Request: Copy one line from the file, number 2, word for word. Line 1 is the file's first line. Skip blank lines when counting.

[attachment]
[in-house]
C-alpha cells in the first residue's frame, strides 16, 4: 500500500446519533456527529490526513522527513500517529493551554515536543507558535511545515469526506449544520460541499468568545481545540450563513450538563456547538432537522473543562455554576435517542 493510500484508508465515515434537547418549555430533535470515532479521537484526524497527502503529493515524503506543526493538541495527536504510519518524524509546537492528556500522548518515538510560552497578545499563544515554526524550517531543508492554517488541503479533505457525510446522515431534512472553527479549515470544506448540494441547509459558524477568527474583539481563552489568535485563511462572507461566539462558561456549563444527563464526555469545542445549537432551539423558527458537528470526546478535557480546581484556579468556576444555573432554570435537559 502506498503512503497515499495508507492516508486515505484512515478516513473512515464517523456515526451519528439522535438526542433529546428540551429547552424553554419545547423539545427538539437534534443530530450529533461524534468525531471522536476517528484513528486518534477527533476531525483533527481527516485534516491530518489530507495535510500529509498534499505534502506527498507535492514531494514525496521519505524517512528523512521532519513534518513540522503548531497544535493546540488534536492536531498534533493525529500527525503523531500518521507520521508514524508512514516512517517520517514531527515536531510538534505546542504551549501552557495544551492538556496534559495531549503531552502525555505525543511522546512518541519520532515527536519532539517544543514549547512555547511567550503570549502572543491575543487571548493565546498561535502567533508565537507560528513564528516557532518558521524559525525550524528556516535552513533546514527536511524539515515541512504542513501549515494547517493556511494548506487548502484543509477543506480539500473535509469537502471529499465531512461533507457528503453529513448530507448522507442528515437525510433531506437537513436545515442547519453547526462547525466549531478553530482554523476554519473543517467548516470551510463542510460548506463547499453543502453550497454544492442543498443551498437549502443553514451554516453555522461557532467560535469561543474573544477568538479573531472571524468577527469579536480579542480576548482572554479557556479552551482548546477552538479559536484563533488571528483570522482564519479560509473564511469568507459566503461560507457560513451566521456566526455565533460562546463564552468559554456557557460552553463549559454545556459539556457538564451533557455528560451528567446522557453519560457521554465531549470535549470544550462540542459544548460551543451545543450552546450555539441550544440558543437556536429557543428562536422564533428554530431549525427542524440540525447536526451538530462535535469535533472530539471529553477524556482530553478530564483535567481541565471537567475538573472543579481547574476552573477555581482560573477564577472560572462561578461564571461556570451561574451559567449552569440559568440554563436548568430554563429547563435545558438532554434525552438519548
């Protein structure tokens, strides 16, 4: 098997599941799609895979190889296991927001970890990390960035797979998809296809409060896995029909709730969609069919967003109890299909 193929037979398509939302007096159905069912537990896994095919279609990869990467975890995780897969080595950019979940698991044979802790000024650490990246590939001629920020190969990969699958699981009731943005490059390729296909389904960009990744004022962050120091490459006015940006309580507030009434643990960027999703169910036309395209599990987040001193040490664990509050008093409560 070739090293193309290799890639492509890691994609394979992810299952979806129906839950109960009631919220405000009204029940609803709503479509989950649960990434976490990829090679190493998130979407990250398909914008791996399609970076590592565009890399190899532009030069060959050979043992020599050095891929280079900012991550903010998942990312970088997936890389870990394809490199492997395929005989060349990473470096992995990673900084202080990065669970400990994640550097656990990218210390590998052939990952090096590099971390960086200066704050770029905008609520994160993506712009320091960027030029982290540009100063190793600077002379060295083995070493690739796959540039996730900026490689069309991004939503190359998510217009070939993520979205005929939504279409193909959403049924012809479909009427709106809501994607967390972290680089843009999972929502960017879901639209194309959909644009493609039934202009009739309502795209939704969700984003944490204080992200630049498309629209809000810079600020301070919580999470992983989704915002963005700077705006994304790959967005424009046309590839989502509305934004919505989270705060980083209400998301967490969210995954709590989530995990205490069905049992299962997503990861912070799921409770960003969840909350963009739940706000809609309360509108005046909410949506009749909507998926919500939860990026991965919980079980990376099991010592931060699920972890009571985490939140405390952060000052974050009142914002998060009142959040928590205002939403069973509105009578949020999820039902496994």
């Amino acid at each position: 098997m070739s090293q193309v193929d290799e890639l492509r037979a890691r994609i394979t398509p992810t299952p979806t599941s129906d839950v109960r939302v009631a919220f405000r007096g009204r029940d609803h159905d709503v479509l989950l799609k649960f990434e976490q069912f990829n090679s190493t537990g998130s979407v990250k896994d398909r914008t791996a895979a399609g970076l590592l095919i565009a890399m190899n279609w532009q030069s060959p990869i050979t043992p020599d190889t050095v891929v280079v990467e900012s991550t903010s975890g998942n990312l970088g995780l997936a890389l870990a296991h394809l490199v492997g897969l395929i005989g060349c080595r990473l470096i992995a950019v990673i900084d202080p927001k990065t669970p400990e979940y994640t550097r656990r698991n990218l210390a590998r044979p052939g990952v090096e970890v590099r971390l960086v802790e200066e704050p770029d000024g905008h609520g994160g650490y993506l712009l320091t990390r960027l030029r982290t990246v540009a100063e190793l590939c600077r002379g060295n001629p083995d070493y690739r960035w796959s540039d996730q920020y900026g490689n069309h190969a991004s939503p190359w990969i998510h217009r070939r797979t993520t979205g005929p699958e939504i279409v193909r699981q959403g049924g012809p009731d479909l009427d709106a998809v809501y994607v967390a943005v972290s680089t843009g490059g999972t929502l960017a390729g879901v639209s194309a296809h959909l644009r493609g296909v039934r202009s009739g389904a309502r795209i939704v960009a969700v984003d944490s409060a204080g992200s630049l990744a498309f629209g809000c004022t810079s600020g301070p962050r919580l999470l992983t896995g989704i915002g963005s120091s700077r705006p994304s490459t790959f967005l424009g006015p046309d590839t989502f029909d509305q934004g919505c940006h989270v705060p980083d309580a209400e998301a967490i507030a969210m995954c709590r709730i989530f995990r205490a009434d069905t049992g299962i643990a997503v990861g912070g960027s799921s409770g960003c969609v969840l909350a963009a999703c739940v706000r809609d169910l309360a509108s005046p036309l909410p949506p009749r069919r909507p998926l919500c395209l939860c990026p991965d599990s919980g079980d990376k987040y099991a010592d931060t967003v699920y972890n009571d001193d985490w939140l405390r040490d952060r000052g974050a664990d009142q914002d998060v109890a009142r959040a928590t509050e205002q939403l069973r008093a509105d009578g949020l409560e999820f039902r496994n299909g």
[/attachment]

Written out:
C-alpha cells in the first residue's frame, strides 16, 4: 500500500446519533456527529490526513522527513500517529493551554515536543507558535511545515469526506449544520460541499468568545481545540450563513450538563456547538432537522473543562455554576435517542 493510500484508508465515515434537547418549555430533535470515532479521537484526524497527502503529493515524503506543526493538541495527536504510519518524524509546537492528556500522548518515538510560552497578545499563544515554526524550517531543508492554517488541503479533505457525510446522515431534512472553527479549515470544506448540494441547509459558524477568527474583539481563552489568535485563511462572507461566539462558561456549563444527563464526555469545542445549537432551539423558527458537528470526546478535557480546581484556579468556576444555573432554570435537559 502506498503512503497515499495508507492516508486515505484512515478516513473512515464517523456515526451519528439522535438526542433529546428540551429547552424553554419545547423539545427538539437534534443530530450529533461524534468525531471522536476517528484513528486518534477527533476531525483533527481527516485534516491530518489530507495535510500529509498534499505534502506527498507535492514531494514525496521519505524517512528523512521532519513534518513540522503548531497544535493546540488534536492536531498534533493525529500527525503523531500518521507520521508514524508512514516512517517520517514531527515536531510538534505546542504551549501552557495544551492538556496534559495531549503531552502525555505525543511522546512518541519520532515527536519532539517544543514549547512555547511567550503570549502572543491575543487571548493565546498561535502567533508565537507560528513564528516557532518558521524559525525550524528556516535552513533546514527536511524539515515541512504542513501549515494547517493556511494548506487548502484543509477543506480539500473535509469537502471529499465531512461533507457528503453529513448530507448522507442528515437525510433531506437537513436545515442547519453547526462547525466549531478553530482554523476554519473543517467548516470551510463542510460548506463547499453543502453550497454544492442543498443551498437549502443553514451554516453555522461557532467560535469561543474573544477568538479573531472571524468577527469579536480579542480576548482572554479557556479552551482548546477552538479559536484563533488571528483570522482564519479560509473564511469568507459566503461560507457560513451566521456566526455565533460562546463564552468559554456557557460552553463549559454545556459539556457538564451533557455528560451528567446522557453519560457521554465531549470535549470544550462540542459544548460551543451545543450552546450555539441550544440558543437556536429557543428562536422564533428554530431549525427542524440540525447536526451538530462535535469535533472530539471529553477524556482530553478530564483535567481541565471537567475538573472543579481547574476552573477555581482560573477564577472560572462561578461564571461556570451561574451559567449552569440559568440554563436548568430554563429547563435545558438532554434525552438519548